A whistle-blower lawsuit filed in the U.S. District Court for Western Pennsylvania accuses 5 cardiologists of defrauding Medicare by performing unnecessary cardiac procedures.
The qui tam suit, filed by Dr. Tullio Emanuele, alleges that Drs. Richard Petrella, Robert Ferraro, Charles Furr, Timothy Trageser and Donald Zone "made or caused to be made false claims and statements to Medicare to obtain reimbursement for cardiac and vascular surgical and diagnostic procedures that were not medically necessary, that were overbilled, or otherwise improperly billed," according to court documents.
Emanuele, who worked alongside the 5 defendants at a medical center in Erie, Pa., between 2001 and 2005, filed the suit on behalf of the U.S. government. If the feds decide to join the case, he stands to make a up to third of any recovery awarded by the court.
The suit also accuses Medicor Associates, its affiliate Flagship Cardiac, Vascular, and Thoracic Surgery and the University of Pittsburgh Medical Center – Hamot of complicity in a kickbacks scheme to drive referrals to the centers. It alleges that the centers inked deals worth between $75,000 and $525,000 a year with the cardiologists, who would refer patients to the Hamot clinic.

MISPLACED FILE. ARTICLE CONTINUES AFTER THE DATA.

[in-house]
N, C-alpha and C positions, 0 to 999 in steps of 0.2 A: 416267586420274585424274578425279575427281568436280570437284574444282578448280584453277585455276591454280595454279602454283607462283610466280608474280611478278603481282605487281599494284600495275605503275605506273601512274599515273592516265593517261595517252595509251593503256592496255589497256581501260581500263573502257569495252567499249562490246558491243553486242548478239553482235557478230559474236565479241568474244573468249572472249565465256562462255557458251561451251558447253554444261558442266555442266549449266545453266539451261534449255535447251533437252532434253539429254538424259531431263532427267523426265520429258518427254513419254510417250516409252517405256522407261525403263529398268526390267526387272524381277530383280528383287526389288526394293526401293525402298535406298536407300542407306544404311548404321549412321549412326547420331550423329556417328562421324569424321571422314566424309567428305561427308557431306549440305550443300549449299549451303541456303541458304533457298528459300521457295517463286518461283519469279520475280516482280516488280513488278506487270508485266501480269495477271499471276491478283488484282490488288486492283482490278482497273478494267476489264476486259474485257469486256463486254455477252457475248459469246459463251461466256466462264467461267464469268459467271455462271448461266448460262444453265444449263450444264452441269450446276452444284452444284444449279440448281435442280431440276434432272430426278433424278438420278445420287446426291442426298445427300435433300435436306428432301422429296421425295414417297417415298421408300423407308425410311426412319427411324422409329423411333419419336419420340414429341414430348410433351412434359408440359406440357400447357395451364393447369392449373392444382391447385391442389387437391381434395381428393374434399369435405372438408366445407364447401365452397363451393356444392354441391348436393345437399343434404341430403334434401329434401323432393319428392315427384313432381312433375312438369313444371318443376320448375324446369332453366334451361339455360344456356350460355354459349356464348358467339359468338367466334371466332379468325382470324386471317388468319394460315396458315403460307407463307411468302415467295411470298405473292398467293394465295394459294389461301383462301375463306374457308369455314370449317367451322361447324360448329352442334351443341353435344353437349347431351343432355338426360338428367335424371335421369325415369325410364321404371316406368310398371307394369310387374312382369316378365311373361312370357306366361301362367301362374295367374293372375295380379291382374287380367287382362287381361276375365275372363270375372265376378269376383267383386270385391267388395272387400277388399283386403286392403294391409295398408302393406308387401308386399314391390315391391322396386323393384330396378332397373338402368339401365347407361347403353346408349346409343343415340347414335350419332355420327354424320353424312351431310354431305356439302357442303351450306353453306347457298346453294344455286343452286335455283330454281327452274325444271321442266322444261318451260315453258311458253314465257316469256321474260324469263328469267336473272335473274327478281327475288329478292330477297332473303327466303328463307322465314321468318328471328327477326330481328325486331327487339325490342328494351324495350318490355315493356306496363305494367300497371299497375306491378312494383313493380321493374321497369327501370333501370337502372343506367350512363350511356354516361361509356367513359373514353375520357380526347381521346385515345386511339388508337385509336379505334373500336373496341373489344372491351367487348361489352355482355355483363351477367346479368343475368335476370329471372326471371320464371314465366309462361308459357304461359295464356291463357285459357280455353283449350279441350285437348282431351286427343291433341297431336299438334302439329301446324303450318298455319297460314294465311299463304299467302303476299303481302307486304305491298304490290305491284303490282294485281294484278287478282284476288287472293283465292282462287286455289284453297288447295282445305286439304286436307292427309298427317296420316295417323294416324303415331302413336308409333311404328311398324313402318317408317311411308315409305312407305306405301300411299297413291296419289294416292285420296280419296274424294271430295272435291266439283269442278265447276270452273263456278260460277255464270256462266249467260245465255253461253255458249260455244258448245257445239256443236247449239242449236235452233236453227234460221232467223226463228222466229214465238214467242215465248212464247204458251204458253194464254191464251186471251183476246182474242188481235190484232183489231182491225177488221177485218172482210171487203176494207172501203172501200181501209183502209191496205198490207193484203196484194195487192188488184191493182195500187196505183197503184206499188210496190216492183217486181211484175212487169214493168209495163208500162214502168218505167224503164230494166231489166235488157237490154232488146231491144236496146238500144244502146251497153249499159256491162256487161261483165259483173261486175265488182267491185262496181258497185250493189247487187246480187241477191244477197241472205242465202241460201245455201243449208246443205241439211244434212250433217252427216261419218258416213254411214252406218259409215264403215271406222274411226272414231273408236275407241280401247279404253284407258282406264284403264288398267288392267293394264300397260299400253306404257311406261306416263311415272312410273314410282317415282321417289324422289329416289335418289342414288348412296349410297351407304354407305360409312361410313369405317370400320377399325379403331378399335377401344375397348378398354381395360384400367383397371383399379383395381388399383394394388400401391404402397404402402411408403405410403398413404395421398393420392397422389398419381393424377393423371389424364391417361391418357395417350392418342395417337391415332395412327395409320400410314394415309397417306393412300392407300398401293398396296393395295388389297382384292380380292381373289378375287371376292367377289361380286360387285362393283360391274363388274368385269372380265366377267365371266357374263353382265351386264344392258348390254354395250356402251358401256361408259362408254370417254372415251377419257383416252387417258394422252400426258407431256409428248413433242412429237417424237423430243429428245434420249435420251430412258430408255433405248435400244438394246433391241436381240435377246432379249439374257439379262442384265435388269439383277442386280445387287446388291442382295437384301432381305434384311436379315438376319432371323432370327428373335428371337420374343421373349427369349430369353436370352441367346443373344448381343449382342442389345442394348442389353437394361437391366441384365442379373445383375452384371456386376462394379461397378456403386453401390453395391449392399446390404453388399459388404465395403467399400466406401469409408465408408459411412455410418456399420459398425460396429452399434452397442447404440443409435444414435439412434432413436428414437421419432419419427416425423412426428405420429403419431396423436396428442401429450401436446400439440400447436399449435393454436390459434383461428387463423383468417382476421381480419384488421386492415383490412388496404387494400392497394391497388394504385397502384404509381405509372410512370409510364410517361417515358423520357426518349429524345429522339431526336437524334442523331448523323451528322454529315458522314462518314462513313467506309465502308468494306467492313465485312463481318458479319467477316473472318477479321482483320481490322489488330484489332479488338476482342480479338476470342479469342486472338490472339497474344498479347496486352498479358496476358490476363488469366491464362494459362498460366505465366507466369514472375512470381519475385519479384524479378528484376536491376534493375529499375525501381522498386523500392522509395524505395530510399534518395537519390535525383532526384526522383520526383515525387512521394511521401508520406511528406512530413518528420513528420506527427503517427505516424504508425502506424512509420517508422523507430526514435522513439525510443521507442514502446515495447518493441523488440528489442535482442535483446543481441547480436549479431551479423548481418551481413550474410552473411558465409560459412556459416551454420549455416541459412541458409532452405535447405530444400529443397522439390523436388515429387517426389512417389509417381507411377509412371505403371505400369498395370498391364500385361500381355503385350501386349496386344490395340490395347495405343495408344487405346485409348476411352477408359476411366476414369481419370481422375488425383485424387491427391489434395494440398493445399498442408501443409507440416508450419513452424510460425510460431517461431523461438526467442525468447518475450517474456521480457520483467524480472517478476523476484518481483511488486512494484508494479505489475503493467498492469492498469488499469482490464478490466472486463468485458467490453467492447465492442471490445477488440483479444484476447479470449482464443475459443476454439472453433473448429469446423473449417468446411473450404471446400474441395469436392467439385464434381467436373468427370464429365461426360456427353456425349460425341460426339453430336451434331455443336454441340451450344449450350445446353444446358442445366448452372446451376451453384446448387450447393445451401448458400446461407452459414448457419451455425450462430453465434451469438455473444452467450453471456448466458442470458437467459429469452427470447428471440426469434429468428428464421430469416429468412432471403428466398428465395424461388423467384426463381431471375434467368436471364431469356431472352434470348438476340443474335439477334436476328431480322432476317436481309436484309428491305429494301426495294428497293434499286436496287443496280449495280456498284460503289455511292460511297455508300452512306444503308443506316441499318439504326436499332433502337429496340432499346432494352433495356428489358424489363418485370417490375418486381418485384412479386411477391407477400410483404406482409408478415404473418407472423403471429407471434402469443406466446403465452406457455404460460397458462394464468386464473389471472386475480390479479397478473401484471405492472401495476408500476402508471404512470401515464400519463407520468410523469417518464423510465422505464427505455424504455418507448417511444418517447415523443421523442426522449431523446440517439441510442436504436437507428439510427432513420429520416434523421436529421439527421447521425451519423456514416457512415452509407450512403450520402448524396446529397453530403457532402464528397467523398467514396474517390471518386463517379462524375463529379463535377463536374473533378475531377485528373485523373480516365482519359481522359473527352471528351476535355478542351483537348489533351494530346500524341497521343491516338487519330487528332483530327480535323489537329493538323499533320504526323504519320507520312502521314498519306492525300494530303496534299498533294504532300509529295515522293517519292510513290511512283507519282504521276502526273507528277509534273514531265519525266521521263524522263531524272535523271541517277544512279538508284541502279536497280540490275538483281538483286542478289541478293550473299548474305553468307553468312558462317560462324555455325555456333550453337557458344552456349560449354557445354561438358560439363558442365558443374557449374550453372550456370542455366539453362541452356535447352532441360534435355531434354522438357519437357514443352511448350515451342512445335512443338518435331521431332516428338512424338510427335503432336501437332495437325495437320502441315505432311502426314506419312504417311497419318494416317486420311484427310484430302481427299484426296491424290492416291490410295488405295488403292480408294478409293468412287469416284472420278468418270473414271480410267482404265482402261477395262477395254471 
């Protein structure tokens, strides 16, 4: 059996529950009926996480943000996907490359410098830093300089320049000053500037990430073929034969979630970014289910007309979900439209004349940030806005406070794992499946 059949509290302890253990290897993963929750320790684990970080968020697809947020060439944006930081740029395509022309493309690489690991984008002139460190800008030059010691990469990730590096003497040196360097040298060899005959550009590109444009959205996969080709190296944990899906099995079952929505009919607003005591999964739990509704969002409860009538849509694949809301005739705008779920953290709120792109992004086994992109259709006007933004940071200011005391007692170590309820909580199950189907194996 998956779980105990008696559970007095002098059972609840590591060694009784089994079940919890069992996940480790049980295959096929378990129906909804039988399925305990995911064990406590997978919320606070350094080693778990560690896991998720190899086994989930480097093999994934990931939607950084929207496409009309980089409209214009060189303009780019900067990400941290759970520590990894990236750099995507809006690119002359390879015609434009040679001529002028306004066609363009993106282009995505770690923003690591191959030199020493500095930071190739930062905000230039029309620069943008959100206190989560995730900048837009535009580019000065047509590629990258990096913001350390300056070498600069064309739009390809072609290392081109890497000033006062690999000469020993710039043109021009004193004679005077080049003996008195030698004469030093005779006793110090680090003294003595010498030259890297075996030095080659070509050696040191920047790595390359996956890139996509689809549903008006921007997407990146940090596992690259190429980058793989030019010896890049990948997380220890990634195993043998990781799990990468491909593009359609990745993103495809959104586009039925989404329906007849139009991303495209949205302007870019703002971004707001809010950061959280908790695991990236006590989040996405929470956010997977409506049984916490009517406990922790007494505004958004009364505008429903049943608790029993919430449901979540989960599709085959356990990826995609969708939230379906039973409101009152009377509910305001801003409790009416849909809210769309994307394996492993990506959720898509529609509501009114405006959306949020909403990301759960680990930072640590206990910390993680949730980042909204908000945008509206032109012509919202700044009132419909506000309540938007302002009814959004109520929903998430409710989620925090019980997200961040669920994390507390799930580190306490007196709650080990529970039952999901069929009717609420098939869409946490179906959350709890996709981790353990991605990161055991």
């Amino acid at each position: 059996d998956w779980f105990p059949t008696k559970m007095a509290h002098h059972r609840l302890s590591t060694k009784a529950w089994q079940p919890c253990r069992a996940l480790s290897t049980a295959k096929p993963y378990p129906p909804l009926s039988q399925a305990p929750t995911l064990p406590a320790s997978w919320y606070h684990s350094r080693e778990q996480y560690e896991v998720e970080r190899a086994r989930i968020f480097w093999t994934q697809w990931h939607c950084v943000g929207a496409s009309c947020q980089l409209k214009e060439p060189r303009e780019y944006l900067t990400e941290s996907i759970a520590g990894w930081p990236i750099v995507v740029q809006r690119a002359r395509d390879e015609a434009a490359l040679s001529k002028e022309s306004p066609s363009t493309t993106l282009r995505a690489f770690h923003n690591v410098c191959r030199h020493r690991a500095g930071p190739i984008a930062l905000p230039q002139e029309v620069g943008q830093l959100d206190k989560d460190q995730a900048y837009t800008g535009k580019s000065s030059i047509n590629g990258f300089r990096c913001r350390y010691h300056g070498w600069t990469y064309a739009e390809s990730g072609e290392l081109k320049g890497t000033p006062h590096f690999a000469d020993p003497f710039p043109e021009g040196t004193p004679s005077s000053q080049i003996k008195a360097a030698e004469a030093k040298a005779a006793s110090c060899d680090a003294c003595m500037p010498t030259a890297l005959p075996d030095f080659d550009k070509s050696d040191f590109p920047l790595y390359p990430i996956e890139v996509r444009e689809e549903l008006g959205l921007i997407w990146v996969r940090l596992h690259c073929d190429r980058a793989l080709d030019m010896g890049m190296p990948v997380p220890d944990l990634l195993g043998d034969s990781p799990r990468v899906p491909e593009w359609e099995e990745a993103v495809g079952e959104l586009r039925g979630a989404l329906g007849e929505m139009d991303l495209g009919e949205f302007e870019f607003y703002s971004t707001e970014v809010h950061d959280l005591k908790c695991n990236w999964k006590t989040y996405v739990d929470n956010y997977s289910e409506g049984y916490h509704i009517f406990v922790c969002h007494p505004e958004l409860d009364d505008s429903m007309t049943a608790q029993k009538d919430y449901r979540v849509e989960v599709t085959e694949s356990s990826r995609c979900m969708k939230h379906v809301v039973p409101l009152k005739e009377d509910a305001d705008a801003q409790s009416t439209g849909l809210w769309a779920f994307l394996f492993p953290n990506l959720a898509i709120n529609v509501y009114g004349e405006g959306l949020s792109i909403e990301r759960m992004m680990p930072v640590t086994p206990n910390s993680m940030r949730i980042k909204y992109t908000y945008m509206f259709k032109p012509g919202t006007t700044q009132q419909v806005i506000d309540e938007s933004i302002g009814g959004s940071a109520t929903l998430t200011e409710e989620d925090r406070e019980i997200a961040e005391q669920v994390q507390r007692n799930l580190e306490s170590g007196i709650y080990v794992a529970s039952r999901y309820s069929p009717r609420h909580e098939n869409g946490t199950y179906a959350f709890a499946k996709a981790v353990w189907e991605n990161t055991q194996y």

"Specifically, Hamot identified physicians who referred a high volume of patients and/or had potential to refer a high volume of patients for special treatment and offered remuneration to them in the guise of sham contracts for medical directorships or other similar personal service arrangements," according to the documents. "Beginning in 2004, [Emanuele] began to notice higher rates of intervention among certain physicians in the group. During the period from April 2004 through February 2005, the cath lab activity records show that 4,408 catheterizations were performed and that Drs. Petrella, Trageser and Ferraro had a rate of surgical intervention following catheterization of double the junior members of the group."
In one case, Trageser allegedly performed a cardiac catheterization on a patient with no symptoms, who later died after developing complications from the procedure, according to the lawsuit.
The suit seeks a jury trial, triple damages, civil penalties and legal fees for 4 counts under the False Claims Act.
A spokeswoman for UPMC Hamot told the Erie Times-News that the hospital does not comment on pending litigation and that Medicor, Flagship CVTS and the accused doctors would have no comment.